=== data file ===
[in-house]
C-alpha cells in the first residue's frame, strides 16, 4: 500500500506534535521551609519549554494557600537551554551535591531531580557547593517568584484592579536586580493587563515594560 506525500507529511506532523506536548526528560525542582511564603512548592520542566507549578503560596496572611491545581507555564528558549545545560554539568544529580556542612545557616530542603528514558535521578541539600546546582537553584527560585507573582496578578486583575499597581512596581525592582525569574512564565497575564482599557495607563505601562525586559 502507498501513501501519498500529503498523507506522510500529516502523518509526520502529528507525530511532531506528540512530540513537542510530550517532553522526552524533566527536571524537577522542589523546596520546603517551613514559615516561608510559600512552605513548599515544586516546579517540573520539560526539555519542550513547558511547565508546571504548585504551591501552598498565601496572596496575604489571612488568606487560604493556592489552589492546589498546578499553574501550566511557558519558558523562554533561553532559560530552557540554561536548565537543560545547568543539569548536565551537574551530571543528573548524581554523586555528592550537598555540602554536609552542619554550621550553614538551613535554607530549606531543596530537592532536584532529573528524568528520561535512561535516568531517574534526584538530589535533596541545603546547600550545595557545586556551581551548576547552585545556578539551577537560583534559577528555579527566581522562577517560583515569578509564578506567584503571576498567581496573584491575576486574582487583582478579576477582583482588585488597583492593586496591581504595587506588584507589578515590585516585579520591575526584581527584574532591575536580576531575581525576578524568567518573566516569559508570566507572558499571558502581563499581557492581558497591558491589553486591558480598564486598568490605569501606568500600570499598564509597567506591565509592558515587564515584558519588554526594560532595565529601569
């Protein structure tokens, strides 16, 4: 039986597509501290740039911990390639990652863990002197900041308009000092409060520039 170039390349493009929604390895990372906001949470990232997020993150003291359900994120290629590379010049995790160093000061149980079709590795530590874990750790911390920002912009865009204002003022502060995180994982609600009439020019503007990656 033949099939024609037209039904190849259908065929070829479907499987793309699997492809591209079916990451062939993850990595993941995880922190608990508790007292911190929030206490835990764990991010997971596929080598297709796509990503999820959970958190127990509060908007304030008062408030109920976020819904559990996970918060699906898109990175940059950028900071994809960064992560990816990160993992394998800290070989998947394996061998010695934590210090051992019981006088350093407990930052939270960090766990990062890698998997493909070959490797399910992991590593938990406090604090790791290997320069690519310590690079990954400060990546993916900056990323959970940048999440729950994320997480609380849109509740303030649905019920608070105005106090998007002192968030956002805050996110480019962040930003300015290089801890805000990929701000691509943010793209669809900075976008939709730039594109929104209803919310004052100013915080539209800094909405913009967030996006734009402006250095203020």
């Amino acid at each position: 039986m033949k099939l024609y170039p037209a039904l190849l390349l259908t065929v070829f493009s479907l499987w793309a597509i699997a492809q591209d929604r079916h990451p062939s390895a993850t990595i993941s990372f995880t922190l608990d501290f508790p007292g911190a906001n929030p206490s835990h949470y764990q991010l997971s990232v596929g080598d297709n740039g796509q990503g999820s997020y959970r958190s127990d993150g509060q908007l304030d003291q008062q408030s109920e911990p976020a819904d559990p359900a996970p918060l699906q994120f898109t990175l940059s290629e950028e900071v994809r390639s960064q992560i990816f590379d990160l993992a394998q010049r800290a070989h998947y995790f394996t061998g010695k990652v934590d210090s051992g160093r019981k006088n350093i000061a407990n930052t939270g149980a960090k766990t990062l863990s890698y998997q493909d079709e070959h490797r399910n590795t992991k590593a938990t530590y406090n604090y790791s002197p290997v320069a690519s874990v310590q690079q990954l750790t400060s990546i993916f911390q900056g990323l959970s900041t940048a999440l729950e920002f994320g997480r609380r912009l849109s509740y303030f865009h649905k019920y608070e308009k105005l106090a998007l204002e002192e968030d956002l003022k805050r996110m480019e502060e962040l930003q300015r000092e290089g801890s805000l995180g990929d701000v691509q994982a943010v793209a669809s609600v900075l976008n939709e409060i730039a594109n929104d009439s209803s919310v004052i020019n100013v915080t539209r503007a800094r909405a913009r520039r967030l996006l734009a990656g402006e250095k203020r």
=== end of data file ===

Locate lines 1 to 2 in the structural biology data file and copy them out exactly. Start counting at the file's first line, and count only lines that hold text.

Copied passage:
[in-house]
C-alpha cells in the first residue's frame, strides 16, 4: 500500500506534535521551609519549554494557600537551554551535591531531580557547593517568584484592579536586580493587563515594560 506525500507529511506532523506536548526528560525542582511564603512548592520542566507549578503560596496572611491545581507555564528558549545545560554539568544529580556542612545557616530542603528514558535521578541539600546546582537553584527560585507573582496578578486583575499597581512596581525592582525569574512564565497575564482599557495607563505601562525586559 502507498501513501501519498500529503498523507506522510500529516502523518509526520502529528507525530511532531506528540512530540513537542510530550517532553522526552524533566527536571524537577522542589523546596520546603517551613514559615516561608510559600512552605513548599515544586516546579517540573520539560526539555519542550513547558511547565508546571504548585504551591501552598498565601496572596496575604489571612488568606487560604493556592489552589492546589498546578499553574501550566511557558519558558523562554533561553532559560530552557540554561536548565537543560545547568543539569548536565551537574551530571543528573548524581554523586555528592550537598555540602554536609552542619554550621550553614538551613535554607530549606531543596530537592532536584532529573528524568528520561535512561535516568531517574534526584538530589535533596541545603546547600550545595557545586556551581551548576547552585545556578539551577537560583534559577528555579527566581522562577517560583515569578509564578506567584503571576498567581496573584491575576486574582487583582478579576477582583482588585488597583492593586496591581504595587506588584507589578515590585516585579520591575526584581527584574532591575536580576531575581525576578524568567518573566516569559508570566507572558499571558502581563499581557492581558497591558491589553486591558480598564486598568490605569501606568500600570499598564509597567506591565509592558515587564515584558519588554526594560532595565529601569